Because Covid-19 vaccines are effective in preventing severe disease from the virus but less effective in preventing infections, the continued spread of the coronavirus in highly vaccinated populations will become a Rorschach test: Everyone will see something different. People who remain worried about getting Covid-19 will see high cases during surges, which will justify their concerns and strengthen their own observance of mask-wearing and distancing. Calls for removing restrictions will seem dangerous. People who are less vulnerable to infection will focus on the lessened severity and do the opposite. They may view calls to keep restrictions in place as unnecessary and infringing on their freedoms.

For people who have been highly vigilant about Covid-19, the end of the pandemic could end up feeling like defeat. At some point, it will be time to lift restrictions and lower the guards. The people they’ve been debating about masks or whether the crisis is improving will then be right. It won’t be because this position was always correct, but because the circumstances have changed.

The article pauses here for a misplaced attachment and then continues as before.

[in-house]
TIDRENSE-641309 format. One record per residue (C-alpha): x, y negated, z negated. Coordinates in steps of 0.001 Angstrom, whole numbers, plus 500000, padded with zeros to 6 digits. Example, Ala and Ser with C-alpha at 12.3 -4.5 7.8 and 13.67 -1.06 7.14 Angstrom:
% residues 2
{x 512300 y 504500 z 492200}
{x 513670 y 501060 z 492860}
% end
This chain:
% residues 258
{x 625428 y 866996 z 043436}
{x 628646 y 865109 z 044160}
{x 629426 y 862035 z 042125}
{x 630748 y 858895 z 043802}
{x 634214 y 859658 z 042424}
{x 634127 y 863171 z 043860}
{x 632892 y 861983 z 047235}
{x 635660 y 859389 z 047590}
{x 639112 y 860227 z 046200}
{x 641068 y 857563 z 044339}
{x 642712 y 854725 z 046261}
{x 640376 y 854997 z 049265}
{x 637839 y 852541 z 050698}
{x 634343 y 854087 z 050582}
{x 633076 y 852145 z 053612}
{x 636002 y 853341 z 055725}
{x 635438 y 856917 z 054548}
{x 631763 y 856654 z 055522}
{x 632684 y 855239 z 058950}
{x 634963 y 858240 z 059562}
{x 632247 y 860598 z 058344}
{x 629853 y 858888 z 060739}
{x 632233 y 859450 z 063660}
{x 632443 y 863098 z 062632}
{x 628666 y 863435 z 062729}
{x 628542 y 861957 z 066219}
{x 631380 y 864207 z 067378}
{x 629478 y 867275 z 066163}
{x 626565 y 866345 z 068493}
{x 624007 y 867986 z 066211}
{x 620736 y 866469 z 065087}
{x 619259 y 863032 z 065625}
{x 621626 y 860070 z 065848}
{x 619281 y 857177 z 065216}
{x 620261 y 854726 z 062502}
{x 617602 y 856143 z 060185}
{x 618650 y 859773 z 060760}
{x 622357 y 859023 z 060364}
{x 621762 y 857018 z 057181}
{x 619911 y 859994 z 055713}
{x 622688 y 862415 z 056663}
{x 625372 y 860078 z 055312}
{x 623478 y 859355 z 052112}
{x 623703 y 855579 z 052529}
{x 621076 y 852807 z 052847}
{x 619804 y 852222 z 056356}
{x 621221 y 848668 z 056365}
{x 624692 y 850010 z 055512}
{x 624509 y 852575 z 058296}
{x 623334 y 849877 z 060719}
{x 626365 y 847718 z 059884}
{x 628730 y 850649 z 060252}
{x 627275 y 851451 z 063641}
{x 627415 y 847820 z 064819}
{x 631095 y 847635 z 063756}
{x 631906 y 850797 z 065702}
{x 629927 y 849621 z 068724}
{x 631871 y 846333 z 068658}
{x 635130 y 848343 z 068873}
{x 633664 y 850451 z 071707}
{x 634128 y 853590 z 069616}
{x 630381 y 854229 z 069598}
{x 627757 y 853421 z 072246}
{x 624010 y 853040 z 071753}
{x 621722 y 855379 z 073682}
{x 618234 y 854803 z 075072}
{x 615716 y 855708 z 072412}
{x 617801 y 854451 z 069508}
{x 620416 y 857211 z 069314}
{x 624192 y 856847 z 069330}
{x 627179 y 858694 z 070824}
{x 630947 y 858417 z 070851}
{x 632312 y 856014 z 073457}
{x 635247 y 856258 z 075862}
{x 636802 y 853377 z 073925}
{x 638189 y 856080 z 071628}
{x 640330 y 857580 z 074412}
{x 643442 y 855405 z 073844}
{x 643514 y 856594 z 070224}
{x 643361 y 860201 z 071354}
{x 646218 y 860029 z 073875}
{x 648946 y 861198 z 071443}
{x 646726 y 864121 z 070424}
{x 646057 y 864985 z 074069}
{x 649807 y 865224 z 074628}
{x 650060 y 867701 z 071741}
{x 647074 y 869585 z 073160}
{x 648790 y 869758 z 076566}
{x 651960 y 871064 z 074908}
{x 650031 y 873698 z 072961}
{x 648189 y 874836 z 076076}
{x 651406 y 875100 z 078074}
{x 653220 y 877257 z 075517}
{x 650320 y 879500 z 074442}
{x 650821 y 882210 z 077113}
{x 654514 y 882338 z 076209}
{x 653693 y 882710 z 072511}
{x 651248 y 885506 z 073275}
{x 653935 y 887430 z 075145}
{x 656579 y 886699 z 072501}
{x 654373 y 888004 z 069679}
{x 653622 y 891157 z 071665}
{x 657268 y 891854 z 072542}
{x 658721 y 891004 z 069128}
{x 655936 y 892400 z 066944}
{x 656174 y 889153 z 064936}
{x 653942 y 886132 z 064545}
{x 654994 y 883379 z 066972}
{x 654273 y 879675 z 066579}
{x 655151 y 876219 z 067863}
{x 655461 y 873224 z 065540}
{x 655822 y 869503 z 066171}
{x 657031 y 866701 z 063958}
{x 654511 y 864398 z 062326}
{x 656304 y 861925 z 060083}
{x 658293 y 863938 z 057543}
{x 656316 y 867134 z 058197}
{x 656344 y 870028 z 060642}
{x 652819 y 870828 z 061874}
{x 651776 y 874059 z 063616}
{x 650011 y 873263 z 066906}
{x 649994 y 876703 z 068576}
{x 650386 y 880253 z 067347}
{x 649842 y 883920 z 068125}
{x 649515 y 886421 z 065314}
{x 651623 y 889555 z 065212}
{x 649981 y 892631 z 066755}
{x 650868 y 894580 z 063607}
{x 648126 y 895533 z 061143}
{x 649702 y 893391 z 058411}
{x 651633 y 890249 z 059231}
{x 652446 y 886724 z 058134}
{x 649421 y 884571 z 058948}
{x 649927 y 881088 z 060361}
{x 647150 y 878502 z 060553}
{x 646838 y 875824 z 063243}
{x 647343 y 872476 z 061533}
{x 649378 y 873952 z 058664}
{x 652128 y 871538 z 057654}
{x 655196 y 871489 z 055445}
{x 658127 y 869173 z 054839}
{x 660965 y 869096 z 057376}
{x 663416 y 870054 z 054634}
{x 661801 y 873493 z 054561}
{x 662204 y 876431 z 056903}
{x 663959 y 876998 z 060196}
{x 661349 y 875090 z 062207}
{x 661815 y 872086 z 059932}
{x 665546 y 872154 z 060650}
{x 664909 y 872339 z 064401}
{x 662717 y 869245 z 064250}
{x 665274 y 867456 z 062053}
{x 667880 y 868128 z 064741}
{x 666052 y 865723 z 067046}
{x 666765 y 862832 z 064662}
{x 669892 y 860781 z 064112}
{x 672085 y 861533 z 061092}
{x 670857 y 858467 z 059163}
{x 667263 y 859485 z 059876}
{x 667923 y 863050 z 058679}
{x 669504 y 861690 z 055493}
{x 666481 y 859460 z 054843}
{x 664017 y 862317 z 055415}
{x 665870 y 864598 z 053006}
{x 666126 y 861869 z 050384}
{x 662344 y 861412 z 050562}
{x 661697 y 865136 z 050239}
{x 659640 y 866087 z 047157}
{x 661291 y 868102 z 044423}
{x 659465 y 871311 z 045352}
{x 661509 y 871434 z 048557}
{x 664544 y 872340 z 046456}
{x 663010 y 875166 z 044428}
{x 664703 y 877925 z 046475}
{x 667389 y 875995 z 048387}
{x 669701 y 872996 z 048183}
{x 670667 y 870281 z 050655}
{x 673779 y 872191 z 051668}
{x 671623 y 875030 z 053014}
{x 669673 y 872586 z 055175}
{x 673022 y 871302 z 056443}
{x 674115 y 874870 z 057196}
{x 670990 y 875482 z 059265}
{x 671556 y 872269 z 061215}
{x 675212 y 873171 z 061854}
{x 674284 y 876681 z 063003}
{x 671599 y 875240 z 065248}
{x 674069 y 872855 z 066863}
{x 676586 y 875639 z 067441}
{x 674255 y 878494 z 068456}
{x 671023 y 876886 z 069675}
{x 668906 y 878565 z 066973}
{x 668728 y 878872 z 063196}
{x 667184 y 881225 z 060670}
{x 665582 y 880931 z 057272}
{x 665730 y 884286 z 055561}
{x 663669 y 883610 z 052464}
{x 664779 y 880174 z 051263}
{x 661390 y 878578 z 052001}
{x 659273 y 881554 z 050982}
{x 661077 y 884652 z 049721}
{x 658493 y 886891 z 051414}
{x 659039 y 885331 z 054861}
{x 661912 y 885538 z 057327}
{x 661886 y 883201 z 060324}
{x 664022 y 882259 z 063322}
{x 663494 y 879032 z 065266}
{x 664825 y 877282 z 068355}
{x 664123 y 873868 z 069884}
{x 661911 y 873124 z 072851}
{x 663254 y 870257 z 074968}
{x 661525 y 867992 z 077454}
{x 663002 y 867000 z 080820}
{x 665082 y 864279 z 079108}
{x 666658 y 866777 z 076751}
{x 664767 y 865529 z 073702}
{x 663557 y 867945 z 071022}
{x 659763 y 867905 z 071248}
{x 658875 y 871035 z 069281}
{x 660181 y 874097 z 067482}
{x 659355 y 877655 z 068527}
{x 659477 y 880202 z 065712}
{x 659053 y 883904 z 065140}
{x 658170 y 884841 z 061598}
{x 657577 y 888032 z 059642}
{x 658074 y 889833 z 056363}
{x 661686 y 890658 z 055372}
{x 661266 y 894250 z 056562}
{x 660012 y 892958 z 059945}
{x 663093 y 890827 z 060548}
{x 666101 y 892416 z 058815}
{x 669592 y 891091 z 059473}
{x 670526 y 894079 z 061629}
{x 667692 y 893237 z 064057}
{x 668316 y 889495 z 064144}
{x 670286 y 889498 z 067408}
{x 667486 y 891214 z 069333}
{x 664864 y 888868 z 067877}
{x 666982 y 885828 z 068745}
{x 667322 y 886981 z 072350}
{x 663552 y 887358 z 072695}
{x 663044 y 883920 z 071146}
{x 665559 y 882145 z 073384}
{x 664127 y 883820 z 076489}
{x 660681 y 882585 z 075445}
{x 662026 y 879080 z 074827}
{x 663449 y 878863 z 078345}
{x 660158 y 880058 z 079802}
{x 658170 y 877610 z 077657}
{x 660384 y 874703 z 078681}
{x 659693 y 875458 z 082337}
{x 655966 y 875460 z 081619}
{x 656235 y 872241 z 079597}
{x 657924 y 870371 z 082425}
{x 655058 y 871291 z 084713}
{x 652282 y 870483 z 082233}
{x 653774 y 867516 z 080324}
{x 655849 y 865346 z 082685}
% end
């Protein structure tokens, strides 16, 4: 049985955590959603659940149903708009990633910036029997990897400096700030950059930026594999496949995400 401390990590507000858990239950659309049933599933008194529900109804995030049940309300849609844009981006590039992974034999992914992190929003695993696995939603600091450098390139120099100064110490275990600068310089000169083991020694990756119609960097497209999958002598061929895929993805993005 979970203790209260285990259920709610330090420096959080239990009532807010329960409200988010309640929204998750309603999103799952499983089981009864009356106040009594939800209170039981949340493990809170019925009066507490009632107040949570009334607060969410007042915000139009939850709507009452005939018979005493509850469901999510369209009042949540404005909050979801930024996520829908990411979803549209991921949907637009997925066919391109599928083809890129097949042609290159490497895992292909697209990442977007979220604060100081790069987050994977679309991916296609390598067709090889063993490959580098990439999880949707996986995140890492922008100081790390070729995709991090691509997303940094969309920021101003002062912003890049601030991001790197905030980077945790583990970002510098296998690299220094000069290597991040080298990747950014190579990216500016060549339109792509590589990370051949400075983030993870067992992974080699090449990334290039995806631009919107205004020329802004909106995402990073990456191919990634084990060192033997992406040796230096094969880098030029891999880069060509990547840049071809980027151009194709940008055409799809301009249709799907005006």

That’s why strong leadership is so critical for ending the pandemic. As the need for restrictions lessens, it’s up to public health and political leaders to explain why restrictions are being lifted, just as they had to explain why they were being imposed in the first place. Authorities must tell the public why they are placing more responsibility on individuals and, ideally, address the concerns of those who may not be ready, as well as those who remain at higher risk, like the immune compromised.

As we tentatively approach the end of the crisis period of the pandemic, leaders need to help people put risk into perspective. If countries haven’t articulated how they will deal with pandemic trade-offs, they need to do so now. The longer it takes for the realization that the risk from Covid is lowering, the longer the crisis will last and the deeper the divides it will create. Should new variants turn the presumed end (at least for Denmark) into a brief pause, such cleavages will make the next round with the virus even more difficult.